Two U.S. newspapers are reporting that the Central Intelligence Agency hired contractors from a private security firm as part of a program to locate and kill top al-Qaida operatives.
Former and current officials speaking on the condition of anonymity tell The New York Times and The Washington Post that Blackwater USA, now known as Xe, helped the CIA with planning, training and surveillance in 2004. It is not known whether the agency planned to use contractors to capture or kill operatives.
The officials say the use of an outside company for a classified program was a major reason why CIA Director Leon Panetta informed the U.S. Congress about the program in June. Panetta told lawmakers he canceled the program after learning about it.
Blackwater employees hired to protect American diplomats in Iraq were accused of using excessive force during a September 2007 shooting in Baghdad that killed 17 Iraqi civilians.
The U.S. House of Representatives has launched an investigation into whether the CIA violated any laws by withholding information about the program. The New York Times previously reported that former Vice President Dick Cheney ordered the CIA to withhold information from Congress.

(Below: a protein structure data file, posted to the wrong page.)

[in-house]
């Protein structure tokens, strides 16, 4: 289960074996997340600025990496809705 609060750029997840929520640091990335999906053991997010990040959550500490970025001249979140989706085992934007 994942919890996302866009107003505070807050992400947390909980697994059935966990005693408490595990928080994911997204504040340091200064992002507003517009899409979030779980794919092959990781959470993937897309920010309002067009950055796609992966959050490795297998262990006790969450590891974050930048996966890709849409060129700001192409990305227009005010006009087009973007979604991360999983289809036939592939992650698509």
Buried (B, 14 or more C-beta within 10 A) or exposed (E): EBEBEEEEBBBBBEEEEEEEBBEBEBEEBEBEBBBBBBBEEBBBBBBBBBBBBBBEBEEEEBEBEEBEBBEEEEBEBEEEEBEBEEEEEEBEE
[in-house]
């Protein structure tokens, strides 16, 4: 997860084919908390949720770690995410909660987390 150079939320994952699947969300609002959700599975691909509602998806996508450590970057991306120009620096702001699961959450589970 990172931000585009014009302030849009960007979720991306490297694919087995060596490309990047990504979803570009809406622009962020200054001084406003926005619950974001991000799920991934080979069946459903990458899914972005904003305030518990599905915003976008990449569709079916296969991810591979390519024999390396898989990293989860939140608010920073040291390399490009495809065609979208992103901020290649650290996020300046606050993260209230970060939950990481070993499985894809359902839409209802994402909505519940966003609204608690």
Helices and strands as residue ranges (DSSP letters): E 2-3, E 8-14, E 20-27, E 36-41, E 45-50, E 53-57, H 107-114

The company, which is based in the southeastern state of North Carolina, lost its license to work in Iraq after the 2007 shooting in Baghdad. The firm claimed security guards opened fire on the civilians after being ambushed, but a U.S. investigation uncovered no evidence of an attack.
Five former Blackwater contractors have pleaded not guilty to charges of manslaughter in connection with that shooting. A sixth guard pleaded guilty in late 2007 to voluntary manslaughter and attempted manslaughter charges.
Some information for this report was provided by AP and Reuters.